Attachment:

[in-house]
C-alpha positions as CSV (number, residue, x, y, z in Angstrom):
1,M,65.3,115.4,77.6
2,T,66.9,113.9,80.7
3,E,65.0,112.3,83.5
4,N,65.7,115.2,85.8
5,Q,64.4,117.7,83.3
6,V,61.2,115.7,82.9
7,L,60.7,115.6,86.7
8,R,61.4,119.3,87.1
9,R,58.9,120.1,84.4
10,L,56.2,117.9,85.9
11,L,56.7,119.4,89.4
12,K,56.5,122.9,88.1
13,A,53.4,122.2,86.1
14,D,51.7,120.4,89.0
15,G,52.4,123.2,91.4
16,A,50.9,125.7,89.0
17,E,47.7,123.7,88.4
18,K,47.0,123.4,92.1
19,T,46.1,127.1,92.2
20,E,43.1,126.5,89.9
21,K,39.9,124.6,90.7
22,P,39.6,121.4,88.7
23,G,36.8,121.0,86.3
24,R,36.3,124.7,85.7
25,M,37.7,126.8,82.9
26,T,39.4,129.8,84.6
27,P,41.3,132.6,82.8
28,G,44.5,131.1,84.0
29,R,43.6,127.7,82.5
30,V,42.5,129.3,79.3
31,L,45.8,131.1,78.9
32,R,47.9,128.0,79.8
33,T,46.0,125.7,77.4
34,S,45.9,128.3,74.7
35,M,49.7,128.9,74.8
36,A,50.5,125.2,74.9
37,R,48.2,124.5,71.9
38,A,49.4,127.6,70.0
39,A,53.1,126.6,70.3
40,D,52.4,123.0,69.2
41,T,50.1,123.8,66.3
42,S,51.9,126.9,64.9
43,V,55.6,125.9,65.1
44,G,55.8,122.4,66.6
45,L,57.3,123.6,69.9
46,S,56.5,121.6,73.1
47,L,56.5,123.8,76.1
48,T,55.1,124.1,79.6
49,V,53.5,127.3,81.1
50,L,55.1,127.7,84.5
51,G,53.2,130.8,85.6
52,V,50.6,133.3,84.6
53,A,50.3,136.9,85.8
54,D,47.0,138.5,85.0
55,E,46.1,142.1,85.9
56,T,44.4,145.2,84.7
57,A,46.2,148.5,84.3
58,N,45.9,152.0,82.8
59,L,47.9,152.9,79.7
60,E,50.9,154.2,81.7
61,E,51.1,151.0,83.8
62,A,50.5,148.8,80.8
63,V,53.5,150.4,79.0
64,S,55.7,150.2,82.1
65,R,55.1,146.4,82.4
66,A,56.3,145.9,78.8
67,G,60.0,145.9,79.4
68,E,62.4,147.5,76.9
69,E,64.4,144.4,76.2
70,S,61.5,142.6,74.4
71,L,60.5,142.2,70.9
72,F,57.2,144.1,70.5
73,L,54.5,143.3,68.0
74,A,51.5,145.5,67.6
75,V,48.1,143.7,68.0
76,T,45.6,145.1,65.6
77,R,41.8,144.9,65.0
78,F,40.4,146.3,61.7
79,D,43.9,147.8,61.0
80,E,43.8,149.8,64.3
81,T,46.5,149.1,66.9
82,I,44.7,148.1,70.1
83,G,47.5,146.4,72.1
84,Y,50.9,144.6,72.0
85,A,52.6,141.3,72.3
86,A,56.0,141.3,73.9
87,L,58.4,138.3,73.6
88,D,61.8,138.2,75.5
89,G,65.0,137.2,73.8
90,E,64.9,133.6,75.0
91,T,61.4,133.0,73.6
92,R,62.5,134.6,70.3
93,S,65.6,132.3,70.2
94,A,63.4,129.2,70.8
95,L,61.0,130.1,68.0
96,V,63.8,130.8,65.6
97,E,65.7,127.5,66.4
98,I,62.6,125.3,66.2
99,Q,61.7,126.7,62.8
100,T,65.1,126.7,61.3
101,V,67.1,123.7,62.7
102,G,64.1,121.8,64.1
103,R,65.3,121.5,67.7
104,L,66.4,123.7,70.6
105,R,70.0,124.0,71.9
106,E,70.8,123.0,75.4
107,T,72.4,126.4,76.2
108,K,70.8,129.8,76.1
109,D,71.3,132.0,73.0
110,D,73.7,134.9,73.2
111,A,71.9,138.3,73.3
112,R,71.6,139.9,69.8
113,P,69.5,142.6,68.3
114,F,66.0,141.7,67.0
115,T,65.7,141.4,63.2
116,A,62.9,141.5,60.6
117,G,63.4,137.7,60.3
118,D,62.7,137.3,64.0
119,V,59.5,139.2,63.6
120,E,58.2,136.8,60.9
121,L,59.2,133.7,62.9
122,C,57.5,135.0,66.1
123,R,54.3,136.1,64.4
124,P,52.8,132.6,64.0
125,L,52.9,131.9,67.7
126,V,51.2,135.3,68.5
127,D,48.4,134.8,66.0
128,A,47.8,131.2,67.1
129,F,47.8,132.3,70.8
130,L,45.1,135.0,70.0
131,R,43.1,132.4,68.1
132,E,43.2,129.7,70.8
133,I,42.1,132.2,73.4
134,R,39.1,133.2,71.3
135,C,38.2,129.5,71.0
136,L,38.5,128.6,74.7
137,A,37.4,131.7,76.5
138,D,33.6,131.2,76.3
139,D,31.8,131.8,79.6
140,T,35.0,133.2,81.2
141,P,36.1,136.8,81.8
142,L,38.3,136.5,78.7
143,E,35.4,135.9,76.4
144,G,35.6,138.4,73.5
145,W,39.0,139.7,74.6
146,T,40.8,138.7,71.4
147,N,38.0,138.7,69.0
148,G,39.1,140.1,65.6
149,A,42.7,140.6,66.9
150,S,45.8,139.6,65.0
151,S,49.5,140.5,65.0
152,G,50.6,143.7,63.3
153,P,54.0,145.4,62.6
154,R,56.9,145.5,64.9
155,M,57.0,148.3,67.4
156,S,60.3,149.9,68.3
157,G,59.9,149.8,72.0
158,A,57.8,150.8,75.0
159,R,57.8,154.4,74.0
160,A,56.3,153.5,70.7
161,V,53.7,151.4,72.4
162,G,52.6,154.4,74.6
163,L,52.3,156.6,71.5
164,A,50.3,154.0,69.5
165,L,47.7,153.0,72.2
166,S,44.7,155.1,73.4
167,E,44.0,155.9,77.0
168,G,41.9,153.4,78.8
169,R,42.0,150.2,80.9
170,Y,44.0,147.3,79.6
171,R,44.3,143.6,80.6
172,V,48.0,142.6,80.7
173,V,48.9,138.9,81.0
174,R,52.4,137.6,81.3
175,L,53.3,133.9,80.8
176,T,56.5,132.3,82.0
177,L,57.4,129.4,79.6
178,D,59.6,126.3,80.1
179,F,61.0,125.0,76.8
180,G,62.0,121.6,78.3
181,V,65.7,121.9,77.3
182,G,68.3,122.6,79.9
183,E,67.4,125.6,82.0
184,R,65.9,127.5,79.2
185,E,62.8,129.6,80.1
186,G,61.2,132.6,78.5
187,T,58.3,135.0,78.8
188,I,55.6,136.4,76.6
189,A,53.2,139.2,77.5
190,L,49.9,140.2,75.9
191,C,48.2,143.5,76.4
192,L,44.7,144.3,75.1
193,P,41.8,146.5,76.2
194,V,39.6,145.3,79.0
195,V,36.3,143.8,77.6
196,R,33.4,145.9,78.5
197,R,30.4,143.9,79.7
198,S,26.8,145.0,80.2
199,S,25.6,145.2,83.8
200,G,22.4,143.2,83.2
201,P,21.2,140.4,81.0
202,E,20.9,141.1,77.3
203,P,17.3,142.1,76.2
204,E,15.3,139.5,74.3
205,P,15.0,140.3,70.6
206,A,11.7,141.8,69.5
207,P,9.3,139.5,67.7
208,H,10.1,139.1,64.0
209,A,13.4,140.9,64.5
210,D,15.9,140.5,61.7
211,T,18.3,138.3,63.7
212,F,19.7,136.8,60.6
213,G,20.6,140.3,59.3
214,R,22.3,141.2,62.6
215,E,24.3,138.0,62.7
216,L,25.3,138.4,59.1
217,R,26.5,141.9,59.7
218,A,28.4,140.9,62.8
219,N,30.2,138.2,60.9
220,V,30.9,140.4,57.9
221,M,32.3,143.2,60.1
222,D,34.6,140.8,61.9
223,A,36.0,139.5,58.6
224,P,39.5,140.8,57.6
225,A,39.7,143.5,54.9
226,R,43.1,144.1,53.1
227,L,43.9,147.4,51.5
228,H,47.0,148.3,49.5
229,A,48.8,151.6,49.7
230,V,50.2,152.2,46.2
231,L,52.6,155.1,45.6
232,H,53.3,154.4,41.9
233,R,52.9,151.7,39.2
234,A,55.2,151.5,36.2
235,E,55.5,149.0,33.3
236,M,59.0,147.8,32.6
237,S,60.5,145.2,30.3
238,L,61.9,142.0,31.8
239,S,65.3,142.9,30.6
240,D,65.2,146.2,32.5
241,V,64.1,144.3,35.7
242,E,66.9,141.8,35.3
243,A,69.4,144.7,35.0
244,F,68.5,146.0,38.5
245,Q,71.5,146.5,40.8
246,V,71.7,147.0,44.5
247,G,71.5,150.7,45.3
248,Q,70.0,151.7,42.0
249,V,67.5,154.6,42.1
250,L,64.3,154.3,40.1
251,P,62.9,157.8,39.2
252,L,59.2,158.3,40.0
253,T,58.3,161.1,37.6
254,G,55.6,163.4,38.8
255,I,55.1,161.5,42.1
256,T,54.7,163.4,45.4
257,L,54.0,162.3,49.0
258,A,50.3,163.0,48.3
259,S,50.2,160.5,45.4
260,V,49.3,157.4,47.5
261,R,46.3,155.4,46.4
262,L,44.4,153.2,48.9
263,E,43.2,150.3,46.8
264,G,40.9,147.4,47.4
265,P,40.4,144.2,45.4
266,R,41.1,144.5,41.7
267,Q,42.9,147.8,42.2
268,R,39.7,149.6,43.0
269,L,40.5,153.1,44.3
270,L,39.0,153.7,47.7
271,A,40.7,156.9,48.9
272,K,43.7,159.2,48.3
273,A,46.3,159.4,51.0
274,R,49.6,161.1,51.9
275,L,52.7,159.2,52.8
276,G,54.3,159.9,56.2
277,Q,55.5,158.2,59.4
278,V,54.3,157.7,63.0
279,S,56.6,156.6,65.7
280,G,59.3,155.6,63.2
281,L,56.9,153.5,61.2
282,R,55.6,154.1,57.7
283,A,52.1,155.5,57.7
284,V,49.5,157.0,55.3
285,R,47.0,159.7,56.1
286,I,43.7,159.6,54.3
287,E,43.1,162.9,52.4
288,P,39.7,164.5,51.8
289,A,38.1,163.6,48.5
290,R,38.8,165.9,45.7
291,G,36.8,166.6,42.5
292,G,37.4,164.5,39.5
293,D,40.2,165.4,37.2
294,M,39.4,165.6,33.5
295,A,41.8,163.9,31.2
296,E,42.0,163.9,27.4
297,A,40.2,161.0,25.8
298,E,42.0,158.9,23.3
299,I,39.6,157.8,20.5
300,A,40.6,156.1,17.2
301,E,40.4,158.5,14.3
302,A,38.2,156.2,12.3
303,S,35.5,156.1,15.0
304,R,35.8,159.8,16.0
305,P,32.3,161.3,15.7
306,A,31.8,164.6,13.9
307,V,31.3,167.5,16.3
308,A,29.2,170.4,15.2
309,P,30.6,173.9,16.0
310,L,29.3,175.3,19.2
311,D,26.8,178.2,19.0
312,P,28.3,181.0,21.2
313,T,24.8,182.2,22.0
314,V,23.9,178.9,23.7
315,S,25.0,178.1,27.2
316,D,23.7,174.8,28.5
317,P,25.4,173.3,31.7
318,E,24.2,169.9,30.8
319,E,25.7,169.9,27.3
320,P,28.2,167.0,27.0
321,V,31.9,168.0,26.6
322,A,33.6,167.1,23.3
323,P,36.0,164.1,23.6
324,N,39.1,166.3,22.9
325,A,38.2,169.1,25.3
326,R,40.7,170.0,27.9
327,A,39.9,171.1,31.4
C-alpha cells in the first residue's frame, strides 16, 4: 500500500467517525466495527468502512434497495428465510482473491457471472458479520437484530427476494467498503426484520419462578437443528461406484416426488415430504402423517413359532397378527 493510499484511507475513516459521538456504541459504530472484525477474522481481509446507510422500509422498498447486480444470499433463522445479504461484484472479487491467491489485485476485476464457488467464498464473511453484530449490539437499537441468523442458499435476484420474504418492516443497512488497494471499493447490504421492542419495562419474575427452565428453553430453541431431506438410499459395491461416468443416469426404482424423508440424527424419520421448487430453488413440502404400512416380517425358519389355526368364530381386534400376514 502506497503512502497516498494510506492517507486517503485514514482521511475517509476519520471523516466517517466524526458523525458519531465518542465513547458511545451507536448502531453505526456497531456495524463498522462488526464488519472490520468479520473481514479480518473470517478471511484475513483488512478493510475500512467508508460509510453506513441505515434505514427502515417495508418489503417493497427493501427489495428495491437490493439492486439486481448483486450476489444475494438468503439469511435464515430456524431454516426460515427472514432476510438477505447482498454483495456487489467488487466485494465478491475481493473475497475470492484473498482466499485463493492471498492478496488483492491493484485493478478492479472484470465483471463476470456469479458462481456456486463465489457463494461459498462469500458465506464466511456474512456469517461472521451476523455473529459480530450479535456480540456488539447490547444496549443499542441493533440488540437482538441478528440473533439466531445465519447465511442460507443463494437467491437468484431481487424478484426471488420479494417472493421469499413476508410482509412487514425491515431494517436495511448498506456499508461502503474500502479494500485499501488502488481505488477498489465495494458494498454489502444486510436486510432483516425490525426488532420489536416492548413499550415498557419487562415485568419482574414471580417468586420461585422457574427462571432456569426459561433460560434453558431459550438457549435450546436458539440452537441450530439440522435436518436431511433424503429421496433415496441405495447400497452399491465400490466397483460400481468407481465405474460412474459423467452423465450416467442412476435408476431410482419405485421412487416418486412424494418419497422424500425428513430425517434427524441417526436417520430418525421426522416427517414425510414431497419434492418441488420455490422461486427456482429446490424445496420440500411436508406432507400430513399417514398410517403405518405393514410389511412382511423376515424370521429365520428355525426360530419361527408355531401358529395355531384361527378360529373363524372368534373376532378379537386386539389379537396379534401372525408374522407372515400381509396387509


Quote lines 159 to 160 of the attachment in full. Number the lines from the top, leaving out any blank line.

157,G,59.9,149.8,72.0
158,A,57.8,150.8,75.0